LATEST: Cocaine fuelling surge in fan violence at stadia

25 Jan, 2022 - 11:01 0 Views
LATEST: Cocaine fuelling surge in fan violence at stadia ACTION IMAGES VIA REUTERS

The Chronicle

Cocaine use at matches is one of the factors behind a surge in crowd trouble and should be punished by a ban from all games, Britain’s head of football policing said on Monday.

The Football Association has launched a series of investigations into incidents this past weekend which follow a trend in increased fan violence since Euro 2020 and Chief Constable Mark Roberts now wants police banning orders extended to include drug as well as alcohol-fuelled disorder.

New figures show that football-related arrests have risen over the first half of this season by almost 50% to 802, but there have also been a further 99 arrests for what are not deemed ‘Schedule One” offences, of which the vast majority were either cocaine or drug related.

Drug use was specifically highlighted following the shameful disorder at the Euro 2020 final between England and Italy, with the FA-commissioned Casey report finding that “ticketless, drunken and drugged-up thugs” could have caused death after they stormed Wembley Stadium.

“There are more incidents this year,” said Roberts, who leads the UK’s Football Policing Unit. “It is really worrying. We are lobbying government – they are obviously amending relevant legislation to ensure that people can get a banning order for a hate crime online – and we would like to see it that you can also get a banning order for cocaine use or Class A drugs.

“People who are experienced, who work in football, and probably a lot of fans, know that cocaine use is very common at football. Cocaine use does fuel violence. We see it in the night-time economy; we see it in football.

“Every experienced football commander would tell you that there have been issues with cocaine use for a long time.”

A football banning order lasts for between 10 and three years and Roberts says that, although there has been an increase in arrests this season, this has not being translated into banning orders. Individual reports of disorder are understood to have passed 1,400 following the weekend matches, with increases across offences relating to pyrotechnics, alcohol, thrown missiles, pitch encroachment and hate crime.

This is all despite slightly fewer games across the Premier League, the EFL and and the National League during the most recent comparative reporting period in the 2019-20 season.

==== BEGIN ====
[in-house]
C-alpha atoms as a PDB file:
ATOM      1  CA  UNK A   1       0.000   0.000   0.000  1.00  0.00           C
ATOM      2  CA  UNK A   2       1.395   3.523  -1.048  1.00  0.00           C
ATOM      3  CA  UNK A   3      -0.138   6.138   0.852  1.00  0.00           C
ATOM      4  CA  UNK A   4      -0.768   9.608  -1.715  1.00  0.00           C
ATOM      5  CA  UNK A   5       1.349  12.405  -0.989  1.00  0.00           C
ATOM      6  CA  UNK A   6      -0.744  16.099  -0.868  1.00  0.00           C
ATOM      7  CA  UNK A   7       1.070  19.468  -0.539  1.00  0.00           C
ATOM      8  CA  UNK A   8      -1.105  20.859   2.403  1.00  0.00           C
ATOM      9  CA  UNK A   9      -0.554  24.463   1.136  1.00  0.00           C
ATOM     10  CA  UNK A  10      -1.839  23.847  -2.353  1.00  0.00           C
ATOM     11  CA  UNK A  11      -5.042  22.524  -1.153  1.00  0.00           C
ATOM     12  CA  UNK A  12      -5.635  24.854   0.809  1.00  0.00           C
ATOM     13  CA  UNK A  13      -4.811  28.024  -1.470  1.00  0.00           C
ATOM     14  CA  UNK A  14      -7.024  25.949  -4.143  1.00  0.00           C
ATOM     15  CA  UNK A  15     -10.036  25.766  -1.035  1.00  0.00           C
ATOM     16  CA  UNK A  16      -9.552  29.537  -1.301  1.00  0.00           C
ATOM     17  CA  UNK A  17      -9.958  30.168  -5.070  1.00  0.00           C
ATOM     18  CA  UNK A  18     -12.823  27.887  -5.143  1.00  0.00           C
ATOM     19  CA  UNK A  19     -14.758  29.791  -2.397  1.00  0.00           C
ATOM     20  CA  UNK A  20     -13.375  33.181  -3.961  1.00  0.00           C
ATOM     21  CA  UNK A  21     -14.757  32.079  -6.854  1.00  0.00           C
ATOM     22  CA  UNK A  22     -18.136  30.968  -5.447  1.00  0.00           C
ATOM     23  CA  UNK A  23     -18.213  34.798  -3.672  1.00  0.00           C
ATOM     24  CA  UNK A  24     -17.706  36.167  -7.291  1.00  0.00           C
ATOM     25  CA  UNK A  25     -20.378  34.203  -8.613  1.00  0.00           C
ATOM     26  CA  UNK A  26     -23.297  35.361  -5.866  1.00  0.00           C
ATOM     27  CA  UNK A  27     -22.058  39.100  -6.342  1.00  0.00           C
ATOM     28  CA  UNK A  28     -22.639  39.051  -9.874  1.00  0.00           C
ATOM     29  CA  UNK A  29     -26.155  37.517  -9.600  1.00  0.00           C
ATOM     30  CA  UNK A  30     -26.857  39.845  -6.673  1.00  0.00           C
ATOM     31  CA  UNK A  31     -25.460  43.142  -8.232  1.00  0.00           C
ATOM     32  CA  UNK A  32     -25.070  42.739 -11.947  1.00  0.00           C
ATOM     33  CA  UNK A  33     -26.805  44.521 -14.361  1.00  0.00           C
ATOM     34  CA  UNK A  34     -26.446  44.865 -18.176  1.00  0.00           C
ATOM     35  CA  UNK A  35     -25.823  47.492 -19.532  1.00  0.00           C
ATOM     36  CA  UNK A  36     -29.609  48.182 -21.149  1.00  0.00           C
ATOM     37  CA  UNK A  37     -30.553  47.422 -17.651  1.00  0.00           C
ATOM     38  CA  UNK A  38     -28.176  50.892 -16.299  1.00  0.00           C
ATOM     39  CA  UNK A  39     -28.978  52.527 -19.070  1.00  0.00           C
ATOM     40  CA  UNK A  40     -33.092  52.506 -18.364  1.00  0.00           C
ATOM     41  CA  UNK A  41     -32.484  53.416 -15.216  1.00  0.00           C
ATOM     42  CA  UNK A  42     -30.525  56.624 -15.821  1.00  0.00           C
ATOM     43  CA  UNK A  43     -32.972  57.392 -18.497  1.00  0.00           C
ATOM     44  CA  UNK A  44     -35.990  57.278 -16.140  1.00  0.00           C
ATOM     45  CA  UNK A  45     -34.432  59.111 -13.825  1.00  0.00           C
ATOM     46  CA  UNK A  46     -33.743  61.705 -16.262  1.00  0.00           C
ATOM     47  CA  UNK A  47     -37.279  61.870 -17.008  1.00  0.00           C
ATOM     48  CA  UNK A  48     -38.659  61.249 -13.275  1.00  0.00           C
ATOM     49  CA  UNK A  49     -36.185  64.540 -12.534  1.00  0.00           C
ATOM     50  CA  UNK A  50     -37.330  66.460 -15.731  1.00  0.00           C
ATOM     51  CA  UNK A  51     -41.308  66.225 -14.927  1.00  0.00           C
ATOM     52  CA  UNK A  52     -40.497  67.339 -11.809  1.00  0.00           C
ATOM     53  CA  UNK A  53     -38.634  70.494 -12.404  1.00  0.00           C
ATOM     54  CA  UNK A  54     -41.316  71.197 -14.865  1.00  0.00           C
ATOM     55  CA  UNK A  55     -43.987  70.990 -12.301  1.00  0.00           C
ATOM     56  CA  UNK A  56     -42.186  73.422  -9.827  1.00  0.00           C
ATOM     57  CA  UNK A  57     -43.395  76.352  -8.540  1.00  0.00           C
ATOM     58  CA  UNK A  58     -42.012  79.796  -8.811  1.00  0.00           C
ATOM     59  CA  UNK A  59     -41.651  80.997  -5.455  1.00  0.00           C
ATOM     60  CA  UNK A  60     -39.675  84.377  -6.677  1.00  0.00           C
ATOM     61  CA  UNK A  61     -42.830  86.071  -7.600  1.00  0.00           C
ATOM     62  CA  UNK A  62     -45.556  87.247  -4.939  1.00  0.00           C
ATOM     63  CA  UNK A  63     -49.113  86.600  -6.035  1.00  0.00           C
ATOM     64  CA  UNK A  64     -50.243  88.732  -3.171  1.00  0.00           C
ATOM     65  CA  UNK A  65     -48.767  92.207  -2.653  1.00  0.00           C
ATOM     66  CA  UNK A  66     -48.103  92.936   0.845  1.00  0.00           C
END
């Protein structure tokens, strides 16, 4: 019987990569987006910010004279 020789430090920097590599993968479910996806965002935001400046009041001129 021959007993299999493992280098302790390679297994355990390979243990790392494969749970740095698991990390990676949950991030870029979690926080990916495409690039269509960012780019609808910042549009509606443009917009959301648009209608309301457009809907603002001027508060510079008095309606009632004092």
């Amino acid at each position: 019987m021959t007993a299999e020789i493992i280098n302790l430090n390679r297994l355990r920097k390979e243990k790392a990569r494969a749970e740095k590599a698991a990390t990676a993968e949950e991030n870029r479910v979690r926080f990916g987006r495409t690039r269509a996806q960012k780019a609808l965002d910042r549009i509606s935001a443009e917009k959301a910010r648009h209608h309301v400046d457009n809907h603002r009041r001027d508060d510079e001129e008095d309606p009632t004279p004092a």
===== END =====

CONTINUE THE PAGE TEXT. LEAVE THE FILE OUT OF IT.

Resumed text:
“This will require a collective effort – not to wag fingers – [but] to recognise that there is a problem that needs a team effort from everyone to get people who don’t behave kicked out of football,” said Roberts.

He also said that the police were not consulted over the Government’s fan-led football review and stressed that it was the wrong time to bring back alcohol. One of the review’s proposals, which was overseen by former sports minister Tracey Crouch, was a pilot scheme to allow alcohol during League Two and National League matches.

“Disorder in League Two is up by 33 per cent and the National League by 56 per cent,” said Roberts. “It does beg the question, what evidence base is there to do this? Anyone with any experience of public order policing, football policing, or the night-time economy knows that there is a clear nexus between alcohol and bad behaviour.”

Premier League clubs are also facing pressure from security chiefs to increase spending on policing inside stadiums following an exodus of experienced stewards.

Warnings of the burden on lowly-paid stadium stewards were raised after the disorder at Premier League grounds this weekend but also how Cardiff City fans trashed the away toilets at Bristol City.

Rowland Stone, whose firm Tyler Security now works with several top-tier clubs, told Telegraph Sport of an urgency to tackle “a deterioration of public order resources within grounds”.

Disjointed relations between police and football authorities were one of the main failures cited by Baroness Casey in her review of fan disorder for the Euro 2020 final.

“The reduction of policing inside grounds hasn’t helped at all,” said Stone, an ex-Met Police dog handling boss. Legislation means clubs are only expected to pay a fee for policing inside the stadium and on their land and, as a result, Stone has seen clubs become increasingly reliant on their own staff.

“The stewards’ powers are very, very limited, other than ejection,” he added. “As we all saw at Wembley, the stewards have got no powers to retain or restrain. They’re probably £9-an-hour, if they’re lucky. Why would they want to get beaten up?”

Police have repeatedly called on clubs to foot a greater proportion of policing bills around stadiums. In London, clubs paid less than four per cent of the £8m it took to police football matches in the capital for the season prior to the pandemic.

“I’m not saying everything is at fault, but the whole thing generally as a package has deteriorated because we don’t have the police presence in grounds,” said Stone.

Professor Gabriel Scally, president of the epidemiology and public health section of the Royal Society of Medicine, added: “We have to be careful about encouraging copycat behaviour, but I think the whole country has been under an enormous amount of stress for two years now… so I’m not surprised that there are problems of disorder.

“There is always a temptation at times of trouble to to rely on the drugs of solace. So I’m not surprised that people have to some degree turned to drugs or are taking more drugs.” – The Telegraph







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